vice, Bursley Hall, 763-9255, 8-
11:30 p.m.
F1 Pt-p C-nnpina T -M Lniel-~n

CCRB, small gym, 10 a.m.-12
Q Women's Weekend 1993, Women
and Social Change,
SAFEHOUSE Service Project,
EastQuad, 12-4pm.;Fitnessand
Body Image Workshop, East
Quad, 3-6 p.m.; Women's Week-
end Film Festival, East Quad
Auditorium, 6 pm.-12 am.
U Alpha Phi Omega, chapter meet-
ing, Michigan Union, Kuenzel
Room, 7 p.m.
Q Art Museum, Sunday Tour, In-
formation Desk, 2 p.m.
Q Ballroom Dance Club, CCRB,
Dance Room, 7-9 p.m.
Q Christian Life Church, Sunday
church service, School of Educa-
tion, Schorling Auditorium, 11
Q Faculty Recital, concert, School
of Music, Recital Hall, 8 p.m.
U Hillel, Israeli Dancing, 8-10 p.m.
Q Inter-Cooperative Council, S tu-
dentCo-opsmassmeeting, Michi-
gan Union, Pond Room, 2-4 p.m.
Q Jazz Combos, Michigan League,
Buffet Room, 5:30 p.m.
Q The Killing Fields, movie, Lorch
Hall, 4 p.m.
Q Matthaei Botanical Gardens,
Conservatory Tour,1800Dixboro
Rd., 2 and 3 p.m.
U Music at Espresso Royale Caffe,
Nina Perlove, classical flute, 11
Q Newman Catholic Student Fel-
lowship Association, Peer Min-
istry, St. Mary Student Parish,
331 Thompson St., 3 p.m.
Q Northwalk Safety Walking Ser-
vice, Bursley Hall, 763-9255, 8
p.m.-1:30 a.m.
Q Peer Counseling, U-M Counsel-
ing Services, 764-8433
Q SafewalkSafety Walking Service,
UGLi, lobby, 936-1000, 8 p.m.-
1:30 a.m.
Q Safewalk Safety Walking Ser-
vice-Angell Hall, Angell Hall
Computing Center, 763-4246,
1:30-3 a.m.
Q Sunday Chats with Sensible Chil-
dren, Playfest: Seven Plays in
Seven Days, Frieze Building,
Arena Theatre, 2 p.m.
D 1- TL(,Ihs.c Cllh_ m~P.tinvc, ihi-.

by Jonathan Berndt
Daily City Reporter
Hail. Hail. The gang's all here.
All but one of the candidates for City
Council met at City Hall last night for
the League of Women Voters' annual
issues forum. But with only one minute
to speak, the candidates were forced to
resort to espousing basic platforms.
The four mayoral candidates spent
30 minutes squaring off on various is-
sues ranging from business to tax lev-
After Mayor Liz Brater opened with
an encapsulated history of city govern-
ment during the last two years, Tisch
party candidate Paul Jensen took his
time to pay tribute to Zolton Ferency, a
social activist who died Tuesday from
complications of a heart attack.
Then Emily Salvette, the Libertar-
ian candidate, began her drive to make
a lasting impression on voters' pocket-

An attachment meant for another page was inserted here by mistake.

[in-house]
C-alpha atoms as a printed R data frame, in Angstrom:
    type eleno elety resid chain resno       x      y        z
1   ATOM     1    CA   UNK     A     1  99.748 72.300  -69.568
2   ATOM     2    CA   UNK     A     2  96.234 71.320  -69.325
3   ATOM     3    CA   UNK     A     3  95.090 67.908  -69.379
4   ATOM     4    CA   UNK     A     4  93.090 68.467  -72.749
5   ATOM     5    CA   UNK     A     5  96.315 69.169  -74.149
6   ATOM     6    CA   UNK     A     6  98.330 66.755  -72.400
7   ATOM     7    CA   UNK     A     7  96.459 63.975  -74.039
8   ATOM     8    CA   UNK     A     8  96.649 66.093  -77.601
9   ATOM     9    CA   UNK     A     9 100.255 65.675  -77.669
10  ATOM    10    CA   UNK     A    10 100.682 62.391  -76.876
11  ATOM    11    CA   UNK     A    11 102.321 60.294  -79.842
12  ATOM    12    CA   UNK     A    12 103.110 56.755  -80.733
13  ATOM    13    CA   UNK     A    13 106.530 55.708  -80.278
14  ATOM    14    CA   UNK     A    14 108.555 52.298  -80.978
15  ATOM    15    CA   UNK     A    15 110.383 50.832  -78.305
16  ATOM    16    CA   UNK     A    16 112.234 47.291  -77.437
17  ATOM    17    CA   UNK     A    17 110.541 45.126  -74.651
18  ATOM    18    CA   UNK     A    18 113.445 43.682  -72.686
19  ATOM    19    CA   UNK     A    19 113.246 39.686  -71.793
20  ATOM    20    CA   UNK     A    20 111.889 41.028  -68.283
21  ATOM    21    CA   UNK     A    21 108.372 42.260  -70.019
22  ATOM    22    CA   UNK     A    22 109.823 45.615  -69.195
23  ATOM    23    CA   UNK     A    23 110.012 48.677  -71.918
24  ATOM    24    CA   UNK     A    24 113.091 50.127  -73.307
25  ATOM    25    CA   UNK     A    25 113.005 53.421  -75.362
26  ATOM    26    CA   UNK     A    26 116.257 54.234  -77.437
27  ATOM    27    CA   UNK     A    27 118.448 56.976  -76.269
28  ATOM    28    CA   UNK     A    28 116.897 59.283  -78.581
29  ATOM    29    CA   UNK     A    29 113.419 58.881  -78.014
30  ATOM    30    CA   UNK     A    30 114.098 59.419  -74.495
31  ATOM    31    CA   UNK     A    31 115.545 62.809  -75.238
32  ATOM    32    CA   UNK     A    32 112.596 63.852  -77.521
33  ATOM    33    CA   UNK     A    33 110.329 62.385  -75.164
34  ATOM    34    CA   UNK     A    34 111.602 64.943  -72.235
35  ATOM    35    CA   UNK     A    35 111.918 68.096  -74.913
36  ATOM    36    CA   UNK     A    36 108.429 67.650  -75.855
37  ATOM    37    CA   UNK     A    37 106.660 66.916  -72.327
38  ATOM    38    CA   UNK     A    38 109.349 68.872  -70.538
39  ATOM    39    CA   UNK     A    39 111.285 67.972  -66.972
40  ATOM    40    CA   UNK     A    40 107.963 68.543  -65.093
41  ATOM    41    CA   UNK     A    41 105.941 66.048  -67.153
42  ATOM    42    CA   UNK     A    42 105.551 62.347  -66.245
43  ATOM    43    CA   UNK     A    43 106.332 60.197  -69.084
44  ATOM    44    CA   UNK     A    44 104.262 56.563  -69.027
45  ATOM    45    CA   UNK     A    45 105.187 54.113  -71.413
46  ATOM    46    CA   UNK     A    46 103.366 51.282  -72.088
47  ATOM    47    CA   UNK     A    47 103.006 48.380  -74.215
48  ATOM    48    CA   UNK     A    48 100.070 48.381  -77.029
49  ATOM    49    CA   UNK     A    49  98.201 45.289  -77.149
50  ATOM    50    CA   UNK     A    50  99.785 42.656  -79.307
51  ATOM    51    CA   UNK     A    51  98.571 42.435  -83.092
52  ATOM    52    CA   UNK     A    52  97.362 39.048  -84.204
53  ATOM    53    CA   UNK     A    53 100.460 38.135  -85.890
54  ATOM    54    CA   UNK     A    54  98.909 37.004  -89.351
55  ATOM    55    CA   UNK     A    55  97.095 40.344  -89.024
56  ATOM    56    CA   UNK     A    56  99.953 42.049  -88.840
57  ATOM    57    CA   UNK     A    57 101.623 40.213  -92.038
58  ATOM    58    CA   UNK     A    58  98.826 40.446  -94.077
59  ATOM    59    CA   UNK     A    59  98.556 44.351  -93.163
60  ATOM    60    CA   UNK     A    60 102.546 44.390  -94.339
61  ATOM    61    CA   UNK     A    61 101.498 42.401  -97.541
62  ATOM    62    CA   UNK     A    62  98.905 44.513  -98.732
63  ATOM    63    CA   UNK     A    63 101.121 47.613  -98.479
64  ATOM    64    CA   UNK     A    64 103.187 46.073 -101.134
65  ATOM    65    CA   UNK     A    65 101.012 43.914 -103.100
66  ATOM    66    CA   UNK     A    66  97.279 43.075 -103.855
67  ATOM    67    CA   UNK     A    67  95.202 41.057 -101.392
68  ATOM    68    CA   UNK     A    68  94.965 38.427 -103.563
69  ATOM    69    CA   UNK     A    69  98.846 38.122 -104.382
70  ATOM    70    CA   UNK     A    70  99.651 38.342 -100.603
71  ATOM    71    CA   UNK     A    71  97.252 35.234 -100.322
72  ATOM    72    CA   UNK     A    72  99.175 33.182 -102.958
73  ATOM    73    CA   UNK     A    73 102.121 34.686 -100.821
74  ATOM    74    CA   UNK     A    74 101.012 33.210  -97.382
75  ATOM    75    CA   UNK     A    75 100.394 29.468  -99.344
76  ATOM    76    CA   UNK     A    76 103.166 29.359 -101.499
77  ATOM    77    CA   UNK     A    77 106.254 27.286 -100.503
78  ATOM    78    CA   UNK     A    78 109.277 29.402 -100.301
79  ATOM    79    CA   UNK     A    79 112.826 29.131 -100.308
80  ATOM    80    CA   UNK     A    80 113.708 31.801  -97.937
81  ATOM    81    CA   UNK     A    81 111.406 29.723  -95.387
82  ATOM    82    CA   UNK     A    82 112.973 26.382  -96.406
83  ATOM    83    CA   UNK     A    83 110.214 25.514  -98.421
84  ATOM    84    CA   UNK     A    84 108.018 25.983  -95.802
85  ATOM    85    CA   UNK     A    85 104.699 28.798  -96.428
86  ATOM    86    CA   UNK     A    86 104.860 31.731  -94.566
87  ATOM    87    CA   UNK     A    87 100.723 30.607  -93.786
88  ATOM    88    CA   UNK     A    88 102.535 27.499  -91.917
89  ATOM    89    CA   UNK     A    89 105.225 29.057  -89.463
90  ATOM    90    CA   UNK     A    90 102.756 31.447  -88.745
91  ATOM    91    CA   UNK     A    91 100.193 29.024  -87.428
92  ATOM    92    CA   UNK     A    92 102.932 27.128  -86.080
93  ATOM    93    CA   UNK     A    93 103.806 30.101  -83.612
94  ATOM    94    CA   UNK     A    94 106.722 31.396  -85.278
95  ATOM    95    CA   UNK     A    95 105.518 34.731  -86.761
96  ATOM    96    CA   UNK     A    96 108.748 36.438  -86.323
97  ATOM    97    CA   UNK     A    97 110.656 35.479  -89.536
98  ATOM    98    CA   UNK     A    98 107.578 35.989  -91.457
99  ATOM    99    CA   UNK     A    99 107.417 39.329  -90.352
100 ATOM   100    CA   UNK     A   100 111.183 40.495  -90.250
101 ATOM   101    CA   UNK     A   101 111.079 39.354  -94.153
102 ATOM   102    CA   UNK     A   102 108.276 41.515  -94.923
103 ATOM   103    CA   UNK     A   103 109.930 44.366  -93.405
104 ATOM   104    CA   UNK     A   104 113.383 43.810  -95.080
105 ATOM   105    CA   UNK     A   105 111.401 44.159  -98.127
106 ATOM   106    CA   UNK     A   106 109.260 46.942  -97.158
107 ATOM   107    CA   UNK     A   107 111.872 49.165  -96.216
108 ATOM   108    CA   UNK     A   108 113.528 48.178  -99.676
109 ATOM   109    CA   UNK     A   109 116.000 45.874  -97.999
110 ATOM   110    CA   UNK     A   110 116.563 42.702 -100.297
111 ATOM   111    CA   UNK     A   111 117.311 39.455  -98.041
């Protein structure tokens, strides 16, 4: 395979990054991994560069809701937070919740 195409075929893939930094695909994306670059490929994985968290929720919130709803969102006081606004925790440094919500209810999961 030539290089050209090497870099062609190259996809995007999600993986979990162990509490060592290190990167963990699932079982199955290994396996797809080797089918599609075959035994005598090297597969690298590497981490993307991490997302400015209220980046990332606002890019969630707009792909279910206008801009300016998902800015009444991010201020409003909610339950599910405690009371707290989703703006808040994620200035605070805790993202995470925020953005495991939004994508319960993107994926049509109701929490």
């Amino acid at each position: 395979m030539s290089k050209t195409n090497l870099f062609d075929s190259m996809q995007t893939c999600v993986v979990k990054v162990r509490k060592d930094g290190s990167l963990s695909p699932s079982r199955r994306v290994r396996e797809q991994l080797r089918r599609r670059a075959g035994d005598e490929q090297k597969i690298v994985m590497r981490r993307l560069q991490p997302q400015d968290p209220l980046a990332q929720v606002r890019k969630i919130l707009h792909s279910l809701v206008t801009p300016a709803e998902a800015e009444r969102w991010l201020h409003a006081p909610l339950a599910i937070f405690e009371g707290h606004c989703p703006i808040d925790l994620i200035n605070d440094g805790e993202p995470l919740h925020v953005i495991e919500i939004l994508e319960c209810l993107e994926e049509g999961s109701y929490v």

"I want to give your money back to
you," she said, referring to property
taxes, which the candidates agreed bur-
dened citizens too much.

Republican candidate Ingrid
Sheldon said she would develop long-
range solutions to public housing prob-
lems, recognize the city's diverse needs,
and allow city departments to imple-
ment council actions.
The mayoral hopefuls decried the
idea of a city income tax. However,
Jensen dissented, "I will not rule outany
revenue measures at this time."
The next issue was the business cli-
mate in Ann Arbor, something Brater
has pointed to as one of her strong
"I think it's the role of the city ... to
facilitate business in the city of Ann
Arbor," she said, citing her work with
the Downtown Marketing Task Force.
Sheldon and Salvette said over-regu-
lation contributes to problems with
After slamming bag fees for gar-
bage collection - unless it's a private
company, Salvette said - the candi-
dates went to the millage proposal for
park maintenance on the ballot, which
everybody except Salvette supported.
Then the council candidates took

the stage, all hoping to be sitting in one
of those large chairs again 17 days from
With only a minute to speak, the 15
candidates found it hard to dig deeply
into any of the issues presented by the
Candidates said competitive bidding,
improved council efficiency and out-
right privatization would help hold the
line on city spending while improving
Solutionstothe city's homelessprob-
lem ranged from 1st Ward Libertarian
David Raaflaub wanting to erect tents
in public parks to 2nd Ward Republican
Jane Lumm advocating that the city
merely distribute federal money.
Other Libertarians, including Unia
versity students Kreg Nichols and
Samuel Copi, called for deregulation of
city building codes, while 5th Ward
Democrat David Stead said, "It is the
responsibility ofall to help those in less"
fortunate situations."
Marc Murawski, the Tisch party
candidate in the 4th Ward, was the only
candidate absent.

Dith Pran
Tuesday, March 30 at 7:00 P.M.
Power Center for the Performing Arts
Free and open to the public
Dith Pran is the survivor of the Cambodian
holocaust whose story was portrayed in the
fil Th Killing Fields